Worse yet, the headlong pursuit of free trade has led to some countries seeking to benefit by actively engaging in a race to the bottom on labor and environmental standards, further exacerbating problems that the trade-opening agreements have been powerless to remedy. In Tai’s judgement, this has got to stop.

The immensely attractive ideal of having a comprehensive and thoroughly up to date trade rule book that is promptly and effectively enforced has proven to be a pipe dream. WTO rules are hopelessly out of date and the dispute settlement mechanism has been largely sidelined. Predatory trade practices thrive and inflict severe damage on trade partners.

In sum, we have ended up with a world that bears little resemblance to the idealized world we once envisioned. In surveying this landscape, Tai has concluded that simply tearing down trade barriers and trusting that the desired economic and societal benefits will necessarily and organically materialize has been a losing proposition.

Just a blip?

The Biden administration is halfway through its first term with no guarantee of a second. What are the prospects that a future administration will revert to the traditional US philosophy on trade? It is difficult to foresee a scenario under which that happens. Although liberals and conservatives in the US have generally approached trade issues from different directions, they have ironically ended up standing on more or less the same philosophical ground. Imagining two more antithetical political figures than Joe Biden and Donald Trump is difficult, yet one would be hard-pressed to identify major differences in their respective trade policies. The pro-globalization, pro-free trade administrations of George H.W. Bush, Bill Clinton, George W. Bush, and Barack Obama might ultimately come to be seen as historical anomalies.

Take Katherine Tai at her word

Irrespective of whether one strenuously agrees with or vehemently opposes the views held by Ambassador Tai, no one should doubt that she has the courage of her convictions or that she intends to effectuate this new philosophy on trade. Her boss, President Biden, has been equally consistent. Since the campaign trail, he has expounded a US worker-centric approach to trade and stated and restated that there will be no return to “business as usual” when it comes to trade policy. He has done nothing in office to contradict these pronouncements.

All interested parties, both within the US and beyond, need to listen to Katherine Tai. The Biden team means what they say on trade. Three practical implications are especially noteworthy:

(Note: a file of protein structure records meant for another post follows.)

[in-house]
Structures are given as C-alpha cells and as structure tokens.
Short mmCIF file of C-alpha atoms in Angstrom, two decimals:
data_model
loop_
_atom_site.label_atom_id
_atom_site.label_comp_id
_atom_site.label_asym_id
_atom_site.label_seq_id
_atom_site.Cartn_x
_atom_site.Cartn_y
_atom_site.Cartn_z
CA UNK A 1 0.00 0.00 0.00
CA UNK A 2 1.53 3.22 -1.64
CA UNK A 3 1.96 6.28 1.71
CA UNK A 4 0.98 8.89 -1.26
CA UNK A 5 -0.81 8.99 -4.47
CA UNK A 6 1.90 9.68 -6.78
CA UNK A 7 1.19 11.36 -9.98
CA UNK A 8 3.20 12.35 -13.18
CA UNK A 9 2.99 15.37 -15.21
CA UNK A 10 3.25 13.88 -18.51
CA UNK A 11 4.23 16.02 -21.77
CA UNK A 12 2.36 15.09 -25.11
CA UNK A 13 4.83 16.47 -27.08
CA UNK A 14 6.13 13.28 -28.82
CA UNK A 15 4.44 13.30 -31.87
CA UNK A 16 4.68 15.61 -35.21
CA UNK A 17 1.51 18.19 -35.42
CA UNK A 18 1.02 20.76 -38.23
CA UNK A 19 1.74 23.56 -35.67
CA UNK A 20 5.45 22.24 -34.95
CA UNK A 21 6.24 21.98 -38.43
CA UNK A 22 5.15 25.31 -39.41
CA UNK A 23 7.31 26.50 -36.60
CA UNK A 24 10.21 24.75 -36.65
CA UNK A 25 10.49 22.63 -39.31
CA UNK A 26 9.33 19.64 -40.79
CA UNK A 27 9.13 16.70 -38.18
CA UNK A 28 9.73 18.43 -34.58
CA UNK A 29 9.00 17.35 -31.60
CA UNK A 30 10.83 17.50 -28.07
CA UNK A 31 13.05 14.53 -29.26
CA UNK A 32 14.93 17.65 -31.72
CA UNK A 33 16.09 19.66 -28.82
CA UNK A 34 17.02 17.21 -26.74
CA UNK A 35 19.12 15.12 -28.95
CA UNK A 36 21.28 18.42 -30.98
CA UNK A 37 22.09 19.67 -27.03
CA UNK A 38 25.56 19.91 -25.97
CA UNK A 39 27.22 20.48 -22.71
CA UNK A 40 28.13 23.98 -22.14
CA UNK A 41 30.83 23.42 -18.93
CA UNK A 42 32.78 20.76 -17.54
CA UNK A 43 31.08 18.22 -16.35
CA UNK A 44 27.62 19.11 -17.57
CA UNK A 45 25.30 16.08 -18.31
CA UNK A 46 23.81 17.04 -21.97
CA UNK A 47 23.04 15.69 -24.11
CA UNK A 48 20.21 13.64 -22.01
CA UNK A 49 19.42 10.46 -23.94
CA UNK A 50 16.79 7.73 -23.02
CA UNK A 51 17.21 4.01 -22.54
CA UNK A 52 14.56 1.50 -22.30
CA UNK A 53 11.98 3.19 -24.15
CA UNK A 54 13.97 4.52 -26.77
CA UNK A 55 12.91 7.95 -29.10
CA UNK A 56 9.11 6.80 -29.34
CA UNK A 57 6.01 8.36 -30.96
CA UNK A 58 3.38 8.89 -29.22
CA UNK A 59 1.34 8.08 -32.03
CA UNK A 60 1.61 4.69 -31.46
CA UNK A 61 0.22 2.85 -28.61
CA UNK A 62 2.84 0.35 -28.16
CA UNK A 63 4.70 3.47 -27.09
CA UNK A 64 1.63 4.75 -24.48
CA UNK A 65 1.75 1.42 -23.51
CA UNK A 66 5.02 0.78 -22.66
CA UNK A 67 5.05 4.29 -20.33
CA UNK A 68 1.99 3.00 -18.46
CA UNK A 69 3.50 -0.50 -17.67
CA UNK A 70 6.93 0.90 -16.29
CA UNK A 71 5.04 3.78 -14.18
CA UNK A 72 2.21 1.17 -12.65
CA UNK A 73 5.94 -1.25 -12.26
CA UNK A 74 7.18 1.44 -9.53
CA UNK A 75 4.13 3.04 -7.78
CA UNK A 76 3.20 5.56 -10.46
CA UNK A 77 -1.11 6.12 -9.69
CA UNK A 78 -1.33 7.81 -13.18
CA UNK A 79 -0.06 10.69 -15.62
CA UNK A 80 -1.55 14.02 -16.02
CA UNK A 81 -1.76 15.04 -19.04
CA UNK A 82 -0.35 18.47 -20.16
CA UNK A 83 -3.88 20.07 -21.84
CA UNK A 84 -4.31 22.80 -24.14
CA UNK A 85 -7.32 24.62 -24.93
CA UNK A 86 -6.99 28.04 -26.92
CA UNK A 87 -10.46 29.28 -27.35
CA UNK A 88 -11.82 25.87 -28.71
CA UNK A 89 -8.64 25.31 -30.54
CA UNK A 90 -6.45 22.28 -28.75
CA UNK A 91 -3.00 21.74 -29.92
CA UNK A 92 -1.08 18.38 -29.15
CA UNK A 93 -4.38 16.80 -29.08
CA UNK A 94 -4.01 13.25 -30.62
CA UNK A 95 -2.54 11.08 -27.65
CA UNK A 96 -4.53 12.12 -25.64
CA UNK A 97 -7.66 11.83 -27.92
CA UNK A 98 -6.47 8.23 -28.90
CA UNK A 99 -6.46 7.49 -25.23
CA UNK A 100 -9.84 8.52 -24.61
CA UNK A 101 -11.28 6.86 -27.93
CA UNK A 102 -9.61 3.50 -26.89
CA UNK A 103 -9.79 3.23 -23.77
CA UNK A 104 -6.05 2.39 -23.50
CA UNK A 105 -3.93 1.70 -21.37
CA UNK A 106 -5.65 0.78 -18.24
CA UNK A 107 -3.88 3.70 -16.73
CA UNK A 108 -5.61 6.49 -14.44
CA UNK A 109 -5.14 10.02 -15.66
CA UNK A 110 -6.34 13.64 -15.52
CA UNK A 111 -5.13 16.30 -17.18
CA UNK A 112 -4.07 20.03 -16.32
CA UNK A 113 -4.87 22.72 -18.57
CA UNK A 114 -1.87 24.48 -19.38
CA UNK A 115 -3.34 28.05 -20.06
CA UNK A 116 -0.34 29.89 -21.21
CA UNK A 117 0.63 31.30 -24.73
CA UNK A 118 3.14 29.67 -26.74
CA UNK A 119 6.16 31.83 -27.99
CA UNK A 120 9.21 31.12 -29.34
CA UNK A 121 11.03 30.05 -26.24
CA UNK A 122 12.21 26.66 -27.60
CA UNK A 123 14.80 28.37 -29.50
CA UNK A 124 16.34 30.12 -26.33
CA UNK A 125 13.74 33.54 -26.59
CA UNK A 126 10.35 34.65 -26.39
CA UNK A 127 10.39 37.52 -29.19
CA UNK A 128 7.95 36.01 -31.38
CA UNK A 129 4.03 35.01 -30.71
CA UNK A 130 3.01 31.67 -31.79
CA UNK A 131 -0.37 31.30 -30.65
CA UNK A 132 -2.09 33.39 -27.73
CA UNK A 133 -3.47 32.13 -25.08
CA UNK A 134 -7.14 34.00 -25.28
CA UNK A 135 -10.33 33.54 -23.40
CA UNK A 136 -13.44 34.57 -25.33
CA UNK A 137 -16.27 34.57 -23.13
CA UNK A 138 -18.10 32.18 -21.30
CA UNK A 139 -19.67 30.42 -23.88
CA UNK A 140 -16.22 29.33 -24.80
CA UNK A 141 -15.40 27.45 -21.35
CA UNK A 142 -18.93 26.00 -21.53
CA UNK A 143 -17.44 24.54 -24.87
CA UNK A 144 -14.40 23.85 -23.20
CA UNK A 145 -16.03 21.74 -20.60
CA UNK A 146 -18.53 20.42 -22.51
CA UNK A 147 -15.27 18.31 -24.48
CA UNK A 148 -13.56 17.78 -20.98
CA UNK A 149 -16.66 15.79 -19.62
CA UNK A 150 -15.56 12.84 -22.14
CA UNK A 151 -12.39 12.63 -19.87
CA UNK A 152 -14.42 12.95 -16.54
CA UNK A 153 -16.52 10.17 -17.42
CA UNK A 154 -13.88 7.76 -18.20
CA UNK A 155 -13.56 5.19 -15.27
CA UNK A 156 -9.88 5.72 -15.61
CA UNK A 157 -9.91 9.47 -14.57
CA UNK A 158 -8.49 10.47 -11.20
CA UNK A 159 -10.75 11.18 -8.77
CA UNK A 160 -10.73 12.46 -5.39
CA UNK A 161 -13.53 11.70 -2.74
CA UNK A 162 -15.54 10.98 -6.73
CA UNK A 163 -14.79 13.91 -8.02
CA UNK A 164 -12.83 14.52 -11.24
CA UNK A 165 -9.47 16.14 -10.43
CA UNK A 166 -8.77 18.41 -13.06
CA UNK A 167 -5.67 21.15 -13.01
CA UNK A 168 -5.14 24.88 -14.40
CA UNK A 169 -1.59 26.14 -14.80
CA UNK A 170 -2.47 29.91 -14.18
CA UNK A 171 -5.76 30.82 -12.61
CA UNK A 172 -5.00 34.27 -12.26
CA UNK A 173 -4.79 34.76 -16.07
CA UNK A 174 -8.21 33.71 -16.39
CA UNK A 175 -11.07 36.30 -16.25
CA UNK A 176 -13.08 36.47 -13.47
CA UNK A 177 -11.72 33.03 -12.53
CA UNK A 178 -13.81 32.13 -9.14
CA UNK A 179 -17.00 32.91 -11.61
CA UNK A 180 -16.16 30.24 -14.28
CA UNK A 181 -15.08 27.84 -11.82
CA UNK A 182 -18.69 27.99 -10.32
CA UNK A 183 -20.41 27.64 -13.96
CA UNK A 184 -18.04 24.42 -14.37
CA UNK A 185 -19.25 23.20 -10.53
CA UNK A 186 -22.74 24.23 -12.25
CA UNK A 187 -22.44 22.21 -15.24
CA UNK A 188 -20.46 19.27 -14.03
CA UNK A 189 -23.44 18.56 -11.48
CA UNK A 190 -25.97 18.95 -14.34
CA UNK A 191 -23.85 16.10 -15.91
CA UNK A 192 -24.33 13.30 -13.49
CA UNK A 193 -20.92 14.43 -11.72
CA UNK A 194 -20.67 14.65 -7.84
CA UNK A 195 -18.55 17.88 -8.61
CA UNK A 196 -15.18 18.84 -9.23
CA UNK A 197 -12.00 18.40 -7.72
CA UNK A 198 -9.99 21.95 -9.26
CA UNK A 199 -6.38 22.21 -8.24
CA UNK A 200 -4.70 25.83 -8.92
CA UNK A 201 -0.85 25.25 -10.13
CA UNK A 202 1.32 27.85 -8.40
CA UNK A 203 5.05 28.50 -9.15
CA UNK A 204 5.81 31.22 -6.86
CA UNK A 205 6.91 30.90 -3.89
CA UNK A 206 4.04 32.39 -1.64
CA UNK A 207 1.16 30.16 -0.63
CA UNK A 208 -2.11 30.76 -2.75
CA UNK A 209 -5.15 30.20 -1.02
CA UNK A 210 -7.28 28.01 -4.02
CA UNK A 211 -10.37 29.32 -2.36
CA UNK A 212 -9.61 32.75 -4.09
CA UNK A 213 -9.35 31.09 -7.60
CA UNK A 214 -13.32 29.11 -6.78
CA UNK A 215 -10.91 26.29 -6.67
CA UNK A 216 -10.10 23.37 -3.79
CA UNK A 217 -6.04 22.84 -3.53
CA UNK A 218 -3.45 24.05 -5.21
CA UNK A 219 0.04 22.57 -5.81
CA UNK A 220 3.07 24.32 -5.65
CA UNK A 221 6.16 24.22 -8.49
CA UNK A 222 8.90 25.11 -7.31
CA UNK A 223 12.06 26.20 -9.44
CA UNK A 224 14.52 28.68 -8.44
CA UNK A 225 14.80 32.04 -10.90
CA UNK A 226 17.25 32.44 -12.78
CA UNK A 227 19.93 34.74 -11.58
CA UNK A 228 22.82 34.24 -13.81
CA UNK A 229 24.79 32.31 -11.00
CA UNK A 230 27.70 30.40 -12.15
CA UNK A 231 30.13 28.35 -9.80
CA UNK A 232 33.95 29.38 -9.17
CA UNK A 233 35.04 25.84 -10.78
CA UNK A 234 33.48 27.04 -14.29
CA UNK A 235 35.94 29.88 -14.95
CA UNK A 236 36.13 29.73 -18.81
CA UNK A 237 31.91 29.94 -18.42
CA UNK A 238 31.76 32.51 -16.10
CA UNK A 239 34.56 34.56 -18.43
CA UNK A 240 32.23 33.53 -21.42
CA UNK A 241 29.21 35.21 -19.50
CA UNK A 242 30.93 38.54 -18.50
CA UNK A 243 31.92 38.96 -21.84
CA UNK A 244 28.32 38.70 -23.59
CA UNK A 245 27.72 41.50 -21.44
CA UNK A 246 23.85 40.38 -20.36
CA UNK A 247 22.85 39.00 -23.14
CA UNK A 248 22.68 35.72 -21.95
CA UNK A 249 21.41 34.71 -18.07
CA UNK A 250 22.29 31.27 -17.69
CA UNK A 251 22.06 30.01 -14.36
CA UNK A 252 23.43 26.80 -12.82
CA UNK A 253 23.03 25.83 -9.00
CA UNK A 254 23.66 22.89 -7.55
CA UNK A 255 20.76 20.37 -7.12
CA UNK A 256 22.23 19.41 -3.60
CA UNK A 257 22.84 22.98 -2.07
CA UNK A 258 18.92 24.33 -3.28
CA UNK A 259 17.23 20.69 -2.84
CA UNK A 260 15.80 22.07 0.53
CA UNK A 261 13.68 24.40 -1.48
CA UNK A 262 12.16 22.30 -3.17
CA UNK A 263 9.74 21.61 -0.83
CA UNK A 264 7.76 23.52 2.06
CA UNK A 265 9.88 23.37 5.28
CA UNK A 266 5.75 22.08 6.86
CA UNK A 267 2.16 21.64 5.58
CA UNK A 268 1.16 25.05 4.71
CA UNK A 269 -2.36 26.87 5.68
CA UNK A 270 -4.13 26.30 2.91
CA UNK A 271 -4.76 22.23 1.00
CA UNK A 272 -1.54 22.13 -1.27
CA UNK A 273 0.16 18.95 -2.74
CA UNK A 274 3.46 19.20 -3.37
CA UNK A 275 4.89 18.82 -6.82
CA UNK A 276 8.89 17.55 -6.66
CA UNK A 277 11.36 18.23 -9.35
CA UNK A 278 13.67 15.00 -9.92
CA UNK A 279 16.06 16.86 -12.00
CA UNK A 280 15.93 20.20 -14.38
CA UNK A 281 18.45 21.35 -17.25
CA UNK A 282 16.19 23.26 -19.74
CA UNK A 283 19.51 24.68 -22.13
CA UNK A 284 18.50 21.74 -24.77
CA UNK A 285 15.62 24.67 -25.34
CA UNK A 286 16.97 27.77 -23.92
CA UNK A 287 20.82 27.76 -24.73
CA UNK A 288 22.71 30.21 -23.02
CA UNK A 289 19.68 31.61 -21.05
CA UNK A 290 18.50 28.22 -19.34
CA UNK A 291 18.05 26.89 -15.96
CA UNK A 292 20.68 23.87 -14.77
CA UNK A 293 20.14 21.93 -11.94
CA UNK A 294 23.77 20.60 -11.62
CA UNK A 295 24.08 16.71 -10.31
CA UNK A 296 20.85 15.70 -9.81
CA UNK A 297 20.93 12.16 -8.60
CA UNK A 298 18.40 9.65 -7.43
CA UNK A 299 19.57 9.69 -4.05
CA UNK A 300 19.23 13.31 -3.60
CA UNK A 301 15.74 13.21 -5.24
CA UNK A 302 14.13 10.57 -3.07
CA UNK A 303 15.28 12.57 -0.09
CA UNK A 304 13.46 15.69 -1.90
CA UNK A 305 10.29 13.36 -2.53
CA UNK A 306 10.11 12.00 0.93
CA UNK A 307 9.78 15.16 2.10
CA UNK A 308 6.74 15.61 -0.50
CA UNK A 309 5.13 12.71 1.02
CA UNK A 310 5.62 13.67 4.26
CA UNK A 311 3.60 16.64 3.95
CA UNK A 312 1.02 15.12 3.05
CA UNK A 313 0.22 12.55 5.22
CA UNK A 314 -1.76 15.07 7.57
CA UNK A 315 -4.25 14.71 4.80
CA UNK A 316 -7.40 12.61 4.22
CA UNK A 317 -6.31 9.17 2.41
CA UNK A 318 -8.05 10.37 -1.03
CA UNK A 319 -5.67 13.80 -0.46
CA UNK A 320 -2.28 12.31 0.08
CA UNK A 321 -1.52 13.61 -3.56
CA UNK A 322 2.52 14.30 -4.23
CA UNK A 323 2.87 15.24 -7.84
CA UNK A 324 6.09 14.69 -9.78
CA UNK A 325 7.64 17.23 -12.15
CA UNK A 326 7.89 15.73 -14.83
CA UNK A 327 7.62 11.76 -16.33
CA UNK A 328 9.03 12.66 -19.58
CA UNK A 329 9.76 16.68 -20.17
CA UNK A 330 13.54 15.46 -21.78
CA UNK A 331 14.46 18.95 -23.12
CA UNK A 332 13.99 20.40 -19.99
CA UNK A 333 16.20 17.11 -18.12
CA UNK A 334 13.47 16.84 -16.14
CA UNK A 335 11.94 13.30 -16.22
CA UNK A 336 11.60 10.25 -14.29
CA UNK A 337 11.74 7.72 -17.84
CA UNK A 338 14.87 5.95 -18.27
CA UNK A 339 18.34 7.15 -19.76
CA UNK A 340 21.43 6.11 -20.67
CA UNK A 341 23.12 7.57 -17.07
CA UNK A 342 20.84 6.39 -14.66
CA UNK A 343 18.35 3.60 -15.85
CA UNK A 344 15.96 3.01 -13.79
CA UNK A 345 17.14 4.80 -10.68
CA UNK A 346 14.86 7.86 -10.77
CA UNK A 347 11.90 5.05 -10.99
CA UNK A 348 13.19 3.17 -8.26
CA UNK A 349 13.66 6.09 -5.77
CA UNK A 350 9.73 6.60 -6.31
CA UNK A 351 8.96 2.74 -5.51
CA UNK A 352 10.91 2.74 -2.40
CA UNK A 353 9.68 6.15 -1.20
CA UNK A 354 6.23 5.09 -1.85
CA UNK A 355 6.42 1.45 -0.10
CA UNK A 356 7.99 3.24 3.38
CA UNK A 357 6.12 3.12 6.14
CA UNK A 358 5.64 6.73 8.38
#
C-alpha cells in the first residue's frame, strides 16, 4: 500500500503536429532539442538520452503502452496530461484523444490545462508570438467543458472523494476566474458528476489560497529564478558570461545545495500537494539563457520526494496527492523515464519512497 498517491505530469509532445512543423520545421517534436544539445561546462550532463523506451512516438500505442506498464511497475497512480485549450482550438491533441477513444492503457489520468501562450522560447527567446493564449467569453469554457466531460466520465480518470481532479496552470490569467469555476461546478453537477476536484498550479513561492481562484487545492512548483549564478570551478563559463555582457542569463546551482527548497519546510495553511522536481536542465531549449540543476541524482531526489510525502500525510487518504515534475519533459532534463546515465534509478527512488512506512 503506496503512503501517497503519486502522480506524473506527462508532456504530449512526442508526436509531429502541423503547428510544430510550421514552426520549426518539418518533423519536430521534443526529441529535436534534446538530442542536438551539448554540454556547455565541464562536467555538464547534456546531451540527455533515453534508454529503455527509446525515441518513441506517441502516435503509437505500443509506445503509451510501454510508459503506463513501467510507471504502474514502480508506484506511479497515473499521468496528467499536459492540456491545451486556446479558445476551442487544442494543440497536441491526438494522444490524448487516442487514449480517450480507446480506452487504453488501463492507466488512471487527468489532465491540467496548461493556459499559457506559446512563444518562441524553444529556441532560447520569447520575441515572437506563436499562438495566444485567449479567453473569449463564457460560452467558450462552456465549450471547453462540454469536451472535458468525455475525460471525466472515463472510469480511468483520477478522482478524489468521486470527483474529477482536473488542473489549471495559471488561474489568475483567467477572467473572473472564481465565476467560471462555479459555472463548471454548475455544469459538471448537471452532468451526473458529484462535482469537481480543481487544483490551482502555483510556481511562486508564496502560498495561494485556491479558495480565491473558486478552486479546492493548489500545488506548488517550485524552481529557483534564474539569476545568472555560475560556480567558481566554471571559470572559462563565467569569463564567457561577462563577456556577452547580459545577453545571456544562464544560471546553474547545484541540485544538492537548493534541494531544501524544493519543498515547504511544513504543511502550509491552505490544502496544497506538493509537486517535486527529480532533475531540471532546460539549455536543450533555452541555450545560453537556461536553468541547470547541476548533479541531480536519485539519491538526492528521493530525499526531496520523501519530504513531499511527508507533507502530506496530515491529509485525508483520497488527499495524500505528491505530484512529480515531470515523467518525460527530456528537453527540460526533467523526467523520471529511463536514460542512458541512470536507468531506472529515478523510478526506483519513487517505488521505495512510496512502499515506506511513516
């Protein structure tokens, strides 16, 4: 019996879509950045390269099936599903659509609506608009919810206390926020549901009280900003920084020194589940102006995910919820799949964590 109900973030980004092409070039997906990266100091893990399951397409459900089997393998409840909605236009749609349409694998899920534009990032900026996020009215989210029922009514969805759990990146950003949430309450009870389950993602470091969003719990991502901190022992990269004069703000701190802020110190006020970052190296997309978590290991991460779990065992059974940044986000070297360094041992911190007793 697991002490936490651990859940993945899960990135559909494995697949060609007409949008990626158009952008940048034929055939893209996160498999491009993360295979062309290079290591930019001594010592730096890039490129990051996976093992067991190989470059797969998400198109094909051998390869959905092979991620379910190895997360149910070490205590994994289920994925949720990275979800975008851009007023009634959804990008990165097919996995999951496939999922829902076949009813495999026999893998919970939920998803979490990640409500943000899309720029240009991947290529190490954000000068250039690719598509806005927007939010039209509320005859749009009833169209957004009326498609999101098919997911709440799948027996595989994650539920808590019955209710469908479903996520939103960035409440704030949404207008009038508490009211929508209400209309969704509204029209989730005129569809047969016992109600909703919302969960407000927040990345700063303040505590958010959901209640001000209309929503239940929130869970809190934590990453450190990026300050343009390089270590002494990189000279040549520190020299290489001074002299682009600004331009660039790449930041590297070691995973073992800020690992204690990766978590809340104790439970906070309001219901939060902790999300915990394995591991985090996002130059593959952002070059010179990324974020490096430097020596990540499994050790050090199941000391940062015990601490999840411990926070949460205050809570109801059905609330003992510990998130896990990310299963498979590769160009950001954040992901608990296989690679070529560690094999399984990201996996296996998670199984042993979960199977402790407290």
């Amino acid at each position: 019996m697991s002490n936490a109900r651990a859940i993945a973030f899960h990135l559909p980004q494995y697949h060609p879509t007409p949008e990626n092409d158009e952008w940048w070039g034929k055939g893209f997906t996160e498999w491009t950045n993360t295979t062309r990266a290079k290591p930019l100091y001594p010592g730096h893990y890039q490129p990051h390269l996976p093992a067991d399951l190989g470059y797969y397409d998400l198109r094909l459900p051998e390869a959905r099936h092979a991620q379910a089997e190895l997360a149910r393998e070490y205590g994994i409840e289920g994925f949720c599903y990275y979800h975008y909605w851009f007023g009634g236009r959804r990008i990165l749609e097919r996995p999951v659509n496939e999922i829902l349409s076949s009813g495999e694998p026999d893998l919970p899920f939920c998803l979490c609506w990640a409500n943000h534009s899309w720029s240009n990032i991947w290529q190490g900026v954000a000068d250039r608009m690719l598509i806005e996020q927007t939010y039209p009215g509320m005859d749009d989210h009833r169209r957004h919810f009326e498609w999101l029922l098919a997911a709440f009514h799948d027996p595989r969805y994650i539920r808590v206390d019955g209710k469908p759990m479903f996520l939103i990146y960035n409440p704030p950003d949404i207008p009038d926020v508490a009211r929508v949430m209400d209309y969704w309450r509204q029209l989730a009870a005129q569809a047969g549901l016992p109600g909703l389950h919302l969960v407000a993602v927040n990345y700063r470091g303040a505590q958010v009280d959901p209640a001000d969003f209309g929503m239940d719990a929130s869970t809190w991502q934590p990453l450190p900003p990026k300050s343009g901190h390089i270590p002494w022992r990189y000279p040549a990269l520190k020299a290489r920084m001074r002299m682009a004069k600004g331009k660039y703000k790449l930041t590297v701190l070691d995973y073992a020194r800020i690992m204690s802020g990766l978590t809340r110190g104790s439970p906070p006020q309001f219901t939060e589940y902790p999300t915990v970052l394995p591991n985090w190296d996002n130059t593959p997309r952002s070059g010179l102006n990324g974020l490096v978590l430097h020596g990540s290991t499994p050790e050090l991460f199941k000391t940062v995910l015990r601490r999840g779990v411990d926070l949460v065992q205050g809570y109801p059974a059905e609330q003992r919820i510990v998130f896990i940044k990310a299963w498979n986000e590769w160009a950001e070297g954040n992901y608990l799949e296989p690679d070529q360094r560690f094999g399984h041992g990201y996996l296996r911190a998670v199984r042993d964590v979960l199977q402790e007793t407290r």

• US trade policy will not be conducted on a stand-alone basis to the same extent it has in the past. Instead, trade policy will be woven together more tightly with foreign policy, industrial policy, technology policy, environmental policy, and domestic social policy, including issues like gender equality and inclusivity. This is the “holistic” approach Tai is talking about. Aside from any possible merits, it will complicate trade relations immensely and potentially even dissuade some countries from engaging more deeply with the US on trade.
  • Significant modifications would have to be made to the Comprehensive and Progressive Agreement for Trans-Pacific Partnership to square that agreement with the vision and priorities laid down by Tai. As it stands, US reentry into that agreement is an absolute non-starter. Whether the existing 11 members of the CPTPP would be willing to entertain the modifications that would presumably be required by the US, remains an open question. Tougher labor and environmental provisions would almost certainly be on the US agenda, but that would likely constitute only the starting point for renegotiations. At least for the foreseeable future, a US return to the CPTPP should be considered a longshot.
  • There is nothing in Tai’s vision for trade that should generate optimism about a dramatic improvement in trade relations with China. All indications point to an approximate maintenance of the Trump era status quo. A heightened focus on labor and human rights could cause an even further deterioration. 

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Stephen Olson

From 2014 to January 2024, Mr. Olson was a Senior Research Fellow of the Hinrich Foundation. Mr. Olson began his career in Washington DC as an international trade negotiator and served on the US negotiating team for the NAFTA negotiations.